It walks like a tax and talks like a tax. Therefore it is a tax.
The Supreme Court on Thursday upheld the mandate to buy health insurance -- ruling that it is a tax and not a penalty as originally billed by supporters.
"The federal government does not have the power to order people to buy health insurance," Chief Justice John Roberts wrote for a divided court. "The federal government does have the power to impose a tax on those without health insurance."
The mandate goes into effect in 2014 and is just one of the provisions that will help pay for the Affordable Care Act. The law will subsidize coverage for low- and middle-income Americans and expand eligibility for Medicaid. The federal government is set to spend more than $1 trillion over the next decade to do so.
There are also a slew of spending cuts as well as other taxes and fees that will be paid by health sector companies and hospitals; employers and consumers.
Individuals who will help foot the tab -- directly or indirectly -- include very high-income households, those with very generous health benefits at work, those who opt to remain uninsured and those who love a good indoor tan.
Medicare surtax: Starting in 2013, many individuals making more than $200,000 a year ($250,000 if married) will start paying more into Medicare.
The health reform law changes the Medicare tax in two ways: It adds a surtax on wage income above a certain level, and it creates a new Medicare tax on investment income.
Some high-income households will only be subject to one of those changes, and some will be subject to both.
Starting next year, high-income individuals will pay another 0.9 percentage points on their earned income over $200,000 ($250,000 if married). That's on top of the 1.45% they currently pay on all of their wages.
For those with investment income, they also could be subject to a new 3.8% tax on at least a portion of their capital gains and dividends. (Here's a fuller explanation of how the Medicare tax increases will work.)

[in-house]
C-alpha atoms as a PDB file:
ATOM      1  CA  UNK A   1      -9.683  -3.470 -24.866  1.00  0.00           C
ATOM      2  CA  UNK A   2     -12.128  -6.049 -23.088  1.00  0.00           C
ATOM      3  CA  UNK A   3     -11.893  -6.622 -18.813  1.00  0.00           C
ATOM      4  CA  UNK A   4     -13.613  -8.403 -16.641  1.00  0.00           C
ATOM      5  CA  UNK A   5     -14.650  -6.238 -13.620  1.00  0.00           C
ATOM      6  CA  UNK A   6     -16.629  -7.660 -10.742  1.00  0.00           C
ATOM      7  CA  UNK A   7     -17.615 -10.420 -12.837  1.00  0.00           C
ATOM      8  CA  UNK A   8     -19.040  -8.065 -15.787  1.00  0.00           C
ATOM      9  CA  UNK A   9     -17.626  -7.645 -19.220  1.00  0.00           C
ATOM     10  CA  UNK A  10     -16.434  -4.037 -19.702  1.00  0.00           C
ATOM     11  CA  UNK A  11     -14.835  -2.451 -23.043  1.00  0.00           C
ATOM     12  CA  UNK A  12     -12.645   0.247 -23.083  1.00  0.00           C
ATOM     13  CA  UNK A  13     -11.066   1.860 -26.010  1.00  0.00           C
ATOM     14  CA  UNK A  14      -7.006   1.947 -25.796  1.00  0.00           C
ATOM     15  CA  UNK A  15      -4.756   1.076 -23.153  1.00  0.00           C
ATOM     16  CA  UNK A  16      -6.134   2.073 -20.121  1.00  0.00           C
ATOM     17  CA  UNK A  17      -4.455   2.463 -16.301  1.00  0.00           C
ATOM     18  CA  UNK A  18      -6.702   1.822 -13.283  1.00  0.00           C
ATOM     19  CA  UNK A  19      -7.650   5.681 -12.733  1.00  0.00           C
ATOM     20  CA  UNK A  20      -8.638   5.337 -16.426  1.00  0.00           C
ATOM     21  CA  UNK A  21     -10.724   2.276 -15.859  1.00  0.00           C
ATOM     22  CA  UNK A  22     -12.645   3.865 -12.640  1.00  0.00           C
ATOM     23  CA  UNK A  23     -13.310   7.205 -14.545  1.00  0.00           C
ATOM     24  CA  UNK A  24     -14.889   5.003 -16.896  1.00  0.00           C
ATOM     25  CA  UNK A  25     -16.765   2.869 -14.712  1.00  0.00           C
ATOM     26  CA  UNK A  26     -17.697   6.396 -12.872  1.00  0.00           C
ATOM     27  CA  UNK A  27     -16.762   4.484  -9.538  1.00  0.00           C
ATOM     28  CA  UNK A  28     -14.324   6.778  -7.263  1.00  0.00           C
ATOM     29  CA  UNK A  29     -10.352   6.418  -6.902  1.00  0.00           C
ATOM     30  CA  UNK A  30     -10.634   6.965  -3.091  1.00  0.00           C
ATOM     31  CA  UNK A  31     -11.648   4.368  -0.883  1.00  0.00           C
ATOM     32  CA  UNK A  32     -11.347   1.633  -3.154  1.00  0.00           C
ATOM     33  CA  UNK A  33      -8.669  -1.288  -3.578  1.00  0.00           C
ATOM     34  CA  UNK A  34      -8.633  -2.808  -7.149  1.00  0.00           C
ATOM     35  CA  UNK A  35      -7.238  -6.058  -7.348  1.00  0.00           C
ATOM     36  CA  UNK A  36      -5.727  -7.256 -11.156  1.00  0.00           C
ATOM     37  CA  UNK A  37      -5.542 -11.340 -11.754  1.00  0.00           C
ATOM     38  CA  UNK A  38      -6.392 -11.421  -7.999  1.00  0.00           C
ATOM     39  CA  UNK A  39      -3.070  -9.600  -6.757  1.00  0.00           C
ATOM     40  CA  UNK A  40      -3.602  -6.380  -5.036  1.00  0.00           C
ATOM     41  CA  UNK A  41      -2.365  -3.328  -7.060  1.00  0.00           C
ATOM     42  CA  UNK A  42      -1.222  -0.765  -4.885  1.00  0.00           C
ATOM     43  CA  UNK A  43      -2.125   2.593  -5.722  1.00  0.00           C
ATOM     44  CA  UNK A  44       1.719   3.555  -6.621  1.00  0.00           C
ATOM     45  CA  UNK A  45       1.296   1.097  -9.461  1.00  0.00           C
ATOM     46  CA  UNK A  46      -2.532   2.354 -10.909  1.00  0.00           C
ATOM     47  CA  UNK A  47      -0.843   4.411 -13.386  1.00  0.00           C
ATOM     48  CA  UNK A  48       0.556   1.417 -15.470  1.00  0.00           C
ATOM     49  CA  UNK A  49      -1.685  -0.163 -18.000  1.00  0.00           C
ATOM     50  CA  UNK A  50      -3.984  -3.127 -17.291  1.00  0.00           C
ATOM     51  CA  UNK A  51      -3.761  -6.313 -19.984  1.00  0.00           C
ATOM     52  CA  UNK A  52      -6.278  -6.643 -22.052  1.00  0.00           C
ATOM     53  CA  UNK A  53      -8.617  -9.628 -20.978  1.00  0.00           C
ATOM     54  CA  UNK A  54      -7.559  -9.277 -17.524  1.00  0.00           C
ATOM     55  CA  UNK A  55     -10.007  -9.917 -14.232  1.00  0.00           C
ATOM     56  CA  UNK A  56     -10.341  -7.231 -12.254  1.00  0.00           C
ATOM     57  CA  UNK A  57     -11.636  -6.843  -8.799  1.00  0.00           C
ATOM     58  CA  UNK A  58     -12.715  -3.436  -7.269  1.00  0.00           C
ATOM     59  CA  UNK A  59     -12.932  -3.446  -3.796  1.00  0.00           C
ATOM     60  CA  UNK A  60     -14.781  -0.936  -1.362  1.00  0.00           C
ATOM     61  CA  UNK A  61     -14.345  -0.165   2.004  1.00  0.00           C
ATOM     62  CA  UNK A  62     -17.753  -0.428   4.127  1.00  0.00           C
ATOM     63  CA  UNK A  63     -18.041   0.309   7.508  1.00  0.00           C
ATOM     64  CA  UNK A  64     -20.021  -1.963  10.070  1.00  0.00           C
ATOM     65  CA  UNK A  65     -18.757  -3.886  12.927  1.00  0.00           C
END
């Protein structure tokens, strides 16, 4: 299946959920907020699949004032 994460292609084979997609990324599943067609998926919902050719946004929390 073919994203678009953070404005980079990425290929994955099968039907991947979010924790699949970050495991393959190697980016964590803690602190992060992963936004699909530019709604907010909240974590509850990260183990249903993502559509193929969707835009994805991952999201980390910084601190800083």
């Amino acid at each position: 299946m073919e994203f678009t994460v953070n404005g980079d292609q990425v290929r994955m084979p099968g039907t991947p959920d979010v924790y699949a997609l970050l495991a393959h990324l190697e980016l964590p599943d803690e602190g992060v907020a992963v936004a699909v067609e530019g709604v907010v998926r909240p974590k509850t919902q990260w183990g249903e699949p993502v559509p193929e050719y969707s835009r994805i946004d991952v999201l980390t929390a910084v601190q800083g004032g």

New mandate to buy insurance: Starting in 2014, individuals must be insured or pay a penalty.
The amount of the penalty rises annually from 2014 to 2016 and is adjusted for inflation thereafter.
In 2014, the penalty will be no more than $285 per family or 1% of income, whichever is greater. In 2015, the cap rises to $975 or 2% of income. And by 2016, the penalty would be up to $2,085 per family or 2.5% of income, whichever is greater.
The dollar amounts for a single adult would be $95, $325 and then $625 during that same time period.
There are, however, are a number of exemptions. For instance, the penalty will be waived for people with very low incomes who don't have to file a tax return, members of certain religious groups, or people who face insurance premiums that would exceed 8% of family income even after including employer contributions and federal subsidies.
For more on how the mandate works, check out this flow chart from the Kaiser Family Foundation.
New tax on high-cost employer plans: Starting in 2018, insurers of employer-sponsored plans -- or companies that self-insure their own plans -- will be subject to an excise tax if their plan cost tops $10,200 for individual coverage and $27,500 for family coverage. (Thresholds are higher for plans covering retirees and workers in high-risk jobs.)
The theory is that the so-called "Cadillac tax" will encourage companies to choose lower cost plans, and that will free up money to pay workers higher, taxable wages. That, in turn, boosts revenue paid into federal coffers.
Roughly 60% of large employers -- those with more than 500 employees -- believe their plans would trigger the tax unless they take action to avoid it, according to a 2011 survey by Mercer, a human resources consulting firm.